LONDON -- There is the musty smell of a police state here in old London, or should I say an inchoate police state? The present mayor, Sadiq Khan, is of the left, and he shares the left's lust for power. Everything he does indicates his hankering for power. To me, a foreigner in these parts, I sense this lust in his treatment of the automobile. The mayor envisages London as a city abundant with bicycle riders and pedestrians. In his London of the future, the only automobiles will be the patrol cars of the police.
I got a presentiment of the London government's contempt for the automobile from my friend John Springs, an English-born sketch artist who happens to be the finest sketch artist practicing today. Call him our Daumier. Years ago, he bought a Ferrari, which by now is quite old. John is prevented from driving it into central London because of onerous taxes placed on older cars because they lack the anti-pollution equipment of newer cars. Soon the newer cars will be banned, too. But do not worry. The mayor will find a way. Possibly he will claim that new cars have too much anti-pollution equipment on them.
Already the streets are clogged with automobiles slowed down by rerouted streets and barricades. What is the solution? Well, as I wrote a few columns back, Boris Johnson is headed for the helm of the Conservative Party. In two weeks, some 160,000 Conservative Party members will vote for their next leader, and it looks today like it will be Boris. He will take over from Prime Minister Theresa May, who was undone by Brexit.
As surely as Donald Trump enlivened American government, Johnson will enliven British government and, in time, even send the statists in London packing.
Last week, as things looked better and better for Johnson, he said in an enthusiastic interview with London's Daily Telegraph, "I will set out a vision for Britain as the greatest place on Earth. The greatest palace to be, the greatest place to live, to raise a family. The greatest place to send your kids to school, the greatest place to breathe clean air." He went on like that, introducing each thought, or rather, each offering, as "the greatest." It was probably the longest concatenation of "the greatest" on record. Once again, he put me in mind of Donald Trump.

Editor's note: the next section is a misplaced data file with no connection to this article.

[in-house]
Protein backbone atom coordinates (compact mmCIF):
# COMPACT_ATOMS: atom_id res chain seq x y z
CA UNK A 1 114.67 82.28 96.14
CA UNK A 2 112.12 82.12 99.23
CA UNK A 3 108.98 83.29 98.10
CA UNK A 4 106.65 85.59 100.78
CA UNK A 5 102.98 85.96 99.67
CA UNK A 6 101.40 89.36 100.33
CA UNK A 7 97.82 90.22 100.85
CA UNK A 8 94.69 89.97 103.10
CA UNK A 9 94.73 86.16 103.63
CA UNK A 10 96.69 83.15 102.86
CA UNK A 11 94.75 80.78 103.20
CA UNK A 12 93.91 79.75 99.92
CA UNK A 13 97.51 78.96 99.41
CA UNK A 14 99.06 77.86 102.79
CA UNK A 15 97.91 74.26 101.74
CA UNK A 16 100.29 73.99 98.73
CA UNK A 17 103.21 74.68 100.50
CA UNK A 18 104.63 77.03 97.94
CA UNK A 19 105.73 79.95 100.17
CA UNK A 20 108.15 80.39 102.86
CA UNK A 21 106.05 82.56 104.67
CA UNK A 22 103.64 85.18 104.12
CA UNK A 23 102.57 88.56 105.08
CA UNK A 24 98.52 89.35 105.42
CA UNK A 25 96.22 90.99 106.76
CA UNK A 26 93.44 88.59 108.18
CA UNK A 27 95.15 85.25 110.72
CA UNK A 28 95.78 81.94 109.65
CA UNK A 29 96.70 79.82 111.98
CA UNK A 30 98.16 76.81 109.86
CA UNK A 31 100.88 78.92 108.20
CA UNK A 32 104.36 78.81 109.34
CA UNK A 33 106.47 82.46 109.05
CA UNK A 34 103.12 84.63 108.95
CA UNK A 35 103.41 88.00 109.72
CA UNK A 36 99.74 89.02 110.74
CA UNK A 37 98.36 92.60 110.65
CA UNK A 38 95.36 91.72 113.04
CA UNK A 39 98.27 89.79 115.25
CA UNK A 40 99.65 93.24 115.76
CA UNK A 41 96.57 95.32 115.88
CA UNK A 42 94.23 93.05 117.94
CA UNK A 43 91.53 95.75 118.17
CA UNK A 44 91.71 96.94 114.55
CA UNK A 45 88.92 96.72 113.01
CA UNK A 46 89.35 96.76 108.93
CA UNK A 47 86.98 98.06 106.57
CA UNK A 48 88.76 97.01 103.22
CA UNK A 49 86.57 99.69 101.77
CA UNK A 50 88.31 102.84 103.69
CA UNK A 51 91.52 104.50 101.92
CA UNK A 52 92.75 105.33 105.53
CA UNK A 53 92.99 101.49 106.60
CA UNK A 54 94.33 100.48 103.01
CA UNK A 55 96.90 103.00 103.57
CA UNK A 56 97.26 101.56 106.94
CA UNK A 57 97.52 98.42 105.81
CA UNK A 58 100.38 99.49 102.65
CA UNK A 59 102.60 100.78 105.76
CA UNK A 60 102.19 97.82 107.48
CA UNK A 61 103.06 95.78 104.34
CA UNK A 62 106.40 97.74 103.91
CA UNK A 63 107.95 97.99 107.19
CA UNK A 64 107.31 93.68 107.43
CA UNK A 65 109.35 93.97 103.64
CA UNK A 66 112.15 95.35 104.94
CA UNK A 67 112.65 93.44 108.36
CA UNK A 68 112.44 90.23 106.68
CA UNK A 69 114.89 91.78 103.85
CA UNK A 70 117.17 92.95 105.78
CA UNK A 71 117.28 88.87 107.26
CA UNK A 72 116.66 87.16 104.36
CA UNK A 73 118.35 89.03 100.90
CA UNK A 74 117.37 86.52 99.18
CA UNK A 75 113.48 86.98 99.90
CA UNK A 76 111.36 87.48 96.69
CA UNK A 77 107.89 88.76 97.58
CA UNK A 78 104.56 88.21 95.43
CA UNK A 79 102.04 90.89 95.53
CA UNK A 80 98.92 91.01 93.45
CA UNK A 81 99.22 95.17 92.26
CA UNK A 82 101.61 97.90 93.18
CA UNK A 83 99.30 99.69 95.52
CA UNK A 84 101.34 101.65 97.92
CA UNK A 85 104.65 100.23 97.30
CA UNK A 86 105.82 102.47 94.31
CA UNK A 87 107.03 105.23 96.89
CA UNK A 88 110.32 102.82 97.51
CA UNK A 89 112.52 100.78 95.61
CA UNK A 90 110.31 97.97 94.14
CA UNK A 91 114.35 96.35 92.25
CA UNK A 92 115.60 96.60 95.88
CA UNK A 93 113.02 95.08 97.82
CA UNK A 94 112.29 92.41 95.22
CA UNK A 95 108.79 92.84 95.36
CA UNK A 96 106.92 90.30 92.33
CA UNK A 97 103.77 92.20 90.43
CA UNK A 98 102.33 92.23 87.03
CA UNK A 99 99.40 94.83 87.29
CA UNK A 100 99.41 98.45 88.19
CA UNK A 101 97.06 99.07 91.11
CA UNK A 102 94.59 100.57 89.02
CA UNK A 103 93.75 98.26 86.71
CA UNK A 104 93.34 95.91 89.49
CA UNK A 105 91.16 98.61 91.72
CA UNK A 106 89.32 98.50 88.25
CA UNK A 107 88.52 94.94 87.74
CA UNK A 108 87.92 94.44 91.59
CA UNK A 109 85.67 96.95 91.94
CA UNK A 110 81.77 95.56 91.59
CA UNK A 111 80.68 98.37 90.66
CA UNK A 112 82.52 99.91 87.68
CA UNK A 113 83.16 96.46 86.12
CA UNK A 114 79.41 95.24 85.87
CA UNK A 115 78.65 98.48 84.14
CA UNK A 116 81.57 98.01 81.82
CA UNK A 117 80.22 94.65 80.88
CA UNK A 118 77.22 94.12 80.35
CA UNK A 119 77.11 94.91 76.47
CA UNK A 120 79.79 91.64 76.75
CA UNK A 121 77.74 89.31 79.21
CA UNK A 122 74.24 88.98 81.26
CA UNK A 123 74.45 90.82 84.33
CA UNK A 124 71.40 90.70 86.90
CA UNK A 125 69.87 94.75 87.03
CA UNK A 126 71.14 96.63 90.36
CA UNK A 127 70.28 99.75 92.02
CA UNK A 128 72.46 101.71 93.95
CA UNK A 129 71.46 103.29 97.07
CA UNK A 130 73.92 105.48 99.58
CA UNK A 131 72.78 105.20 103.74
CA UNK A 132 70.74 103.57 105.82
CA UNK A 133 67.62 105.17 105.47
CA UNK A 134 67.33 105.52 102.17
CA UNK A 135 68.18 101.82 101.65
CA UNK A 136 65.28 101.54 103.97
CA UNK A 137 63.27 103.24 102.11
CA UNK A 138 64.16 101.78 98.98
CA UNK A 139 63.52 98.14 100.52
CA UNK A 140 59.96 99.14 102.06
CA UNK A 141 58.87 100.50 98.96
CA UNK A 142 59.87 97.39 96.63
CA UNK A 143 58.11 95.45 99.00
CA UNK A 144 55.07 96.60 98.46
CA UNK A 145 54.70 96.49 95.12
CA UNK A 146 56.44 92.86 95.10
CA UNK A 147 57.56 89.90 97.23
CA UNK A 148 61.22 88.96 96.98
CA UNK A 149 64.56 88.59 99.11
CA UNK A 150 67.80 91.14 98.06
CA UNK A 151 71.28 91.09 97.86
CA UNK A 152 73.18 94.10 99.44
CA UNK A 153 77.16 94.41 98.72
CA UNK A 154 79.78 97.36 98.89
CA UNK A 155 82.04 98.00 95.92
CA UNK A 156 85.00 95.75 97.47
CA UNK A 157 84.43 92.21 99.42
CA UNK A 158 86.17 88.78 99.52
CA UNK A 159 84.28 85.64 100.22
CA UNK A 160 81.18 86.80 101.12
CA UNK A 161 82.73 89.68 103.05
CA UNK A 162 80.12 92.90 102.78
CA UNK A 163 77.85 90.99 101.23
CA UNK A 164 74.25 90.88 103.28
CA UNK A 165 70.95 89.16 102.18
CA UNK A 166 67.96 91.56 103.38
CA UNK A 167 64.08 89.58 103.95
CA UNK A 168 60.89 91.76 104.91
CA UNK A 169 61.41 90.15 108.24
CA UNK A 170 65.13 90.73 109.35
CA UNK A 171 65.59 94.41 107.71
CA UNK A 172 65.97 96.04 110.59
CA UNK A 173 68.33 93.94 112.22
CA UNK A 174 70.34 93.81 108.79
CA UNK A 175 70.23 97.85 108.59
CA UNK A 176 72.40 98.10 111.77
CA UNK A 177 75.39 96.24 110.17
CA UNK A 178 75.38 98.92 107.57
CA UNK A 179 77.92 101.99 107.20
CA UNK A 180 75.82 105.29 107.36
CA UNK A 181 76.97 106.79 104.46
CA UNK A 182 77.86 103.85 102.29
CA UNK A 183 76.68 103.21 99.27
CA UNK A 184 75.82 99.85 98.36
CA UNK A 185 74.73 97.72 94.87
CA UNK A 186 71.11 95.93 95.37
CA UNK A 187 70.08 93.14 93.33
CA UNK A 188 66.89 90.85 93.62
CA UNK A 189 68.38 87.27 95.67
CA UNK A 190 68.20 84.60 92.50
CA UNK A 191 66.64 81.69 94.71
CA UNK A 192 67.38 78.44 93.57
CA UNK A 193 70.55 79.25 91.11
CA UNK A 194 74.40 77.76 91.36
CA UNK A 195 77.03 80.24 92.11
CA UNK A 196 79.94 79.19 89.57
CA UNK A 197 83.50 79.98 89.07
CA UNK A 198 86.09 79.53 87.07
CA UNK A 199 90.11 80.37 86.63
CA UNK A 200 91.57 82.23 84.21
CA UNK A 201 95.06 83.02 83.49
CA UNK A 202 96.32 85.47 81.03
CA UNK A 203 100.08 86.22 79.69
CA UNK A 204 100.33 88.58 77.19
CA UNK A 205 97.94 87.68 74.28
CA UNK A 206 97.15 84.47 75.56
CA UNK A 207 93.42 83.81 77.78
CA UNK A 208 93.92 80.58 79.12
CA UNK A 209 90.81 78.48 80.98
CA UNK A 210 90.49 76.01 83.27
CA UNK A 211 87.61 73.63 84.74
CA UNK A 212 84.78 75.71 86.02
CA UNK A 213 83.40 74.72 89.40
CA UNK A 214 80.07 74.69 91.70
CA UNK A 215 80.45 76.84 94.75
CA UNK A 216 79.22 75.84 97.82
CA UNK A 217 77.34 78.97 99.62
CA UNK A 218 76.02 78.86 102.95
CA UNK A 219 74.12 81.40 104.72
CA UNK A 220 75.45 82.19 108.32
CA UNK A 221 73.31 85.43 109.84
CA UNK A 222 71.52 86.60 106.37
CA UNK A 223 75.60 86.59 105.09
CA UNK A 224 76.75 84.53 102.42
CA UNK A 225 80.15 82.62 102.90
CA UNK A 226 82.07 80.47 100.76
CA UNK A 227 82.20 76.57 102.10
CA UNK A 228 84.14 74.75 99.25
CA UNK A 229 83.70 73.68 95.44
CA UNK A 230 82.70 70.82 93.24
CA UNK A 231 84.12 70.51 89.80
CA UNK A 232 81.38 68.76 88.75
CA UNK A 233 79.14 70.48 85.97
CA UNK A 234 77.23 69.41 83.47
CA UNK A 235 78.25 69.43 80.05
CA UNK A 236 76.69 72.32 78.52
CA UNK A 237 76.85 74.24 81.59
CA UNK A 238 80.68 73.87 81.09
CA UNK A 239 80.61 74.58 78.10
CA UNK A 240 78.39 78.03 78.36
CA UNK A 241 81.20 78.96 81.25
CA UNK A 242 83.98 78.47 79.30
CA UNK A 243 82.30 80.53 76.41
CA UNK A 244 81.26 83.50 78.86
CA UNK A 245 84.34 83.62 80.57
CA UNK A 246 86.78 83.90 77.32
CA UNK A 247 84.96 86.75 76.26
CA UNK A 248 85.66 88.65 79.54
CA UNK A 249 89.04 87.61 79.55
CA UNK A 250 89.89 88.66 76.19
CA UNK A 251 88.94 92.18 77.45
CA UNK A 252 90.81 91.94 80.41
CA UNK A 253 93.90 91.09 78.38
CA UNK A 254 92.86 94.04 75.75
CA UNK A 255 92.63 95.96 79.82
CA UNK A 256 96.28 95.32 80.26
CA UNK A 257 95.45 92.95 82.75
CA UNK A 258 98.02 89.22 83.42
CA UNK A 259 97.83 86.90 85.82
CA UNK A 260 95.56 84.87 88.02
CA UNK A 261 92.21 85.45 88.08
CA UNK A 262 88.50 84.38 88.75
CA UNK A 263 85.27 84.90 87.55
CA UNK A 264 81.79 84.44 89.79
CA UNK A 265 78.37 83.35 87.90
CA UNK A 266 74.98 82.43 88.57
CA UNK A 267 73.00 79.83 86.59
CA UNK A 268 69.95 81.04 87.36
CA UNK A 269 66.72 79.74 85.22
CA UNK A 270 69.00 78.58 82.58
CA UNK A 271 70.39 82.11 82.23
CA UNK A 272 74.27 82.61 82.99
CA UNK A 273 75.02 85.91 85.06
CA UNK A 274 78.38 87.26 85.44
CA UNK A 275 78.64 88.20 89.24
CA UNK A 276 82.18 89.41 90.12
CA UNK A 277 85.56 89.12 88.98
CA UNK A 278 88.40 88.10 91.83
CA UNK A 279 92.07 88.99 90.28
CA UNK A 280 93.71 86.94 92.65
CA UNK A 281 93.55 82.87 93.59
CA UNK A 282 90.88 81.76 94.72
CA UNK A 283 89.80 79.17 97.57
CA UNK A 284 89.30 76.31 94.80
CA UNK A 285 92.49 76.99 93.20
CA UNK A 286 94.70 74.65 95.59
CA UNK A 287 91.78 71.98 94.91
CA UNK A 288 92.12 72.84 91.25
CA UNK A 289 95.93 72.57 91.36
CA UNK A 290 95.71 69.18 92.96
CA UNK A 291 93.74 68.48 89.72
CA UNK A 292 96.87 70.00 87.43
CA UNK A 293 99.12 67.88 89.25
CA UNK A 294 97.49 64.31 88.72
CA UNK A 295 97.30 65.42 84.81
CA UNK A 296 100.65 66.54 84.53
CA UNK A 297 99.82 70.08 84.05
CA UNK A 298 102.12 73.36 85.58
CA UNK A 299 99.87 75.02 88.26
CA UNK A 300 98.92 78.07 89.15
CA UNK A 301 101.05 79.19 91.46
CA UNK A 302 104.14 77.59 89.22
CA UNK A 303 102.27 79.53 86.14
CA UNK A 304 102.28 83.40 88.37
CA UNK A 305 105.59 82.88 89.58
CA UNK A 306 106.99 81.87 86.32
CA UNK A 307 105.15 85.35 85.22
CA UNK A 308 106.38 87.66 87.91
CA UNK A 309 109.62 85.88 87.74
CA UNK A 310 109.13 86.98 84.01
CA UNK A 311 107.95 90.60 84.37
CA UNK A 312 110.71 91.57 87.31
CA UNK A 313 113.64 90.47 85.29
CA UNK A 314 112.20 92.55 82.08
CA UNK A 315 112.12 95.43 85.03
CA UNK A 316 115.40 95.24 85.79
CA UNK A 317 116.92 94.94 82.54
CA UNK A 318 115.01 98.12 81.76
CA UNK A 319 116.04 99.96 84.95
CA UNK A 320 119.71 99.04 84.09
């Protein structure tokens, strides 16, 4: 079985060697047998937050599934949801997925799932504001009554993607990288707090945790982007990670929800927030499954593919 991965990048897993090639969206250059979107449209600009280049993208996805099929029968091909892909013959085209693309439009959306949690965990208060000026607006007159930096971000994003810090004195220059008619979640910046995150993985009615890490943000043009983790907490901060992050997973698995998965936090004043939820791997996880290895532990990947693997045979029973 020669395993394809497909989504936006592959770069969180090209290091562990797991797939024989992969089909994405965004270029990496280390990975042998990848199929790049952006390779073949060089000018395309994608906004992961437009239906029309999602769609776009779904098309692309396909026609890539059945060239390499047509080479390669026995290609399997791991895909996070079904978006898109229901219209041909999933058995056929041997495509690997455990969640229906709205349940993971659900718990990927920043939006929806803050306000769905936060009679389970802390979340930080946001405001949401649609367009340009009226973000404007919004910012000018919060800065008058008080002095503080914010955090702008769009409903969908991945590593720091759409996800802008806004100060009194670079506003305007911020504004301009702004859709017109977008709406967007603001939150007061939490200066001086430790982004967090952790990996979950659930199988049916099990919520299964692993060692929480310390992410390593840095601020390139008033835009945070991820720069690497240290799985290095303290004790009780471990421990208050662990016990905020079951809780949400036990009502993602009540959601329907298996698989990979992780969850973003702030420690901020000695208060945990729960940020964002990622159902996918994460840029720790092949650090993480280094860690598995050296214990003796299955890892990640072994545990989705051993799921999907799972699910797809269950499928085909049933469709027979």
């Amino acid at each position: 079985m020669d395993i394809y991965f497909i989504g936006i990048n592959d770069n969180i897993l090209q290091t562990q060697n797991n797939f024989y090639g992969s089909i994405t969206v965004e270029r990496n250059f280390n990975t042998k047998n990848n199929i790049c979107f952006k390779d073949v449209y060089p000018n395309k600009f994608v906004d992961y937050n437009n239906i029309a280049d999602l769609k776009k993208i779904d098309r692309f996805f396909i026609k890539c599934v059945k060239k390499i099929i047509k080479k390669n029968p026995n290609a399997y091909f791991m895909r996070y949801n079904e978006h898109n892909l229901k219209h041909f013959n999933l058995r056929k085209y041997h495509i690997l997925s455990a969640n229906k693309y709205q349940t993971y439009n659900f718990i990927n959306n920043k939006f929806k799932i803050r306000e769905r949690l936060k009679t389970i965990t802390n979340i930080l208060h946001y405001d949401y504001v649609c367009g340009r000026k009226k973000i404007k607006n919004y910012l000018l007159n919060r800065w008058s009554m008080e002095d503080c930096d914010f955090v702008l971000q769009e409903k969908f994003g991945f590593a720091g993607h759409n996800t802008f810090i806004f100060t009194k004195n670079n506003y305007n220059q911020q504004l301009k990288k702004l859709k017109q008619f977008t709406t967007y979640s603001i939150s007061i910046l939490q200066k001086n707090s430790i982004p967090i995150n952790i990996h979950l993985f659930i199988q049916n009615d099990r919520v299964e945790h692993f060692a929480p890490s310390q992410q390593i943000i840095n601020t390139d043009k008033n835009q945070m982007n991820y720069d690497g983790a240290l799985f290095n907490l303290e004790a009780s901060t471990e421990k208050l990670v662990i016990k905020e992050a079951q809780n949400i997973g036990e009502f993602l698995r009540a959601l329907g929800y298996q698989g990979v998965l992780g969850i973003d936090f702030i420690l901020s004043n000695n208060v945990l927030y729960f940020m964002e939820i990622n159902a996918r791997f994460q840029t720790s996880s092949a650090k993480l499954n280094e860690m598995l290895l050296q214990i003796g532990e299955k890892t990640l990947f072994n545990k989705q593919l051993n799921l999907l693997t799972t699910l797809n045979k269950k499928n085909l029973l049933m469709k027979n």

Johnson will end Britain's entanglement with the European Union, and for those Remainers who object to leaving the EU and worry that Brexit will damage the economy, he points out that there is no sign of that danger, and Brexit has been in the air for some two years. Moreover, Johnson plans half a dozen tax-free zones throughout Britain where trade will be tax-free, much as Singapore has tax-free zones.
He promises to end the "continuing creep of the nanny state." He will begin with a review of the so-called "sin taxes" on fatty foods, salty foods, sugary foods -- that sort of thing. Where have these attempts to tax these freely ingested foods come from? Well, from his own party. They might have begun with the Labour Party, but they continued and were expanded by his party under the leadership of David Cameron and Theresa May. Johnson struck a populist note in denouncing these taxes, which "clobber those who can least afford it." Once again, I hear echoes of Donald Trump. And on Sunday, he characterized May's regime perfectly, referring to her "diet of miserabilism." There is a line Donald can use.
Our president and Johnson have talked about things they have in common. Johnson knows that the president brought the bust of Winston Churchill back into the White House after President Barack Obama had exiled Winston for his colonial policies -- or maybe because Obama did not like Winston's cigar smoke. At any rate, Andrew Roberts, the great Churchill biographer, has spoken of a "special relationship" between the two countries, renewed if Britain successfully navigates Brexit and reorders its trade arrangements with the U.S.
I have been visiting London for a week to see old friends and attend the London Spectator's annual party. Johnson was once editor, from 1999 to 2005. So when I gathered with the assembled Spectatorians, I expected to find a lot of support for Boris. But it turns out there was support not only for Boris but also for President Trump. In the past here in the UK, Spectatorians have usually been tepid toward our president. Some would even be categorized as never-Trumpers. The winds of history have shifted once again. Now they accept our president and, of course, welcome Boris to Number 10. Some even applaud our president. The special relationship between these two English-speaking countries that Obama had sought to end is as strong as ever. Happy days are here again.
R. Emmett Tyrrell, Jr. is founder and editor in chief of The American Spectator. He is a senior fellow at the London Center for Policy Research and the author of, most recently, "The Death of Liberalism," published by Thomas Nelson, Inc.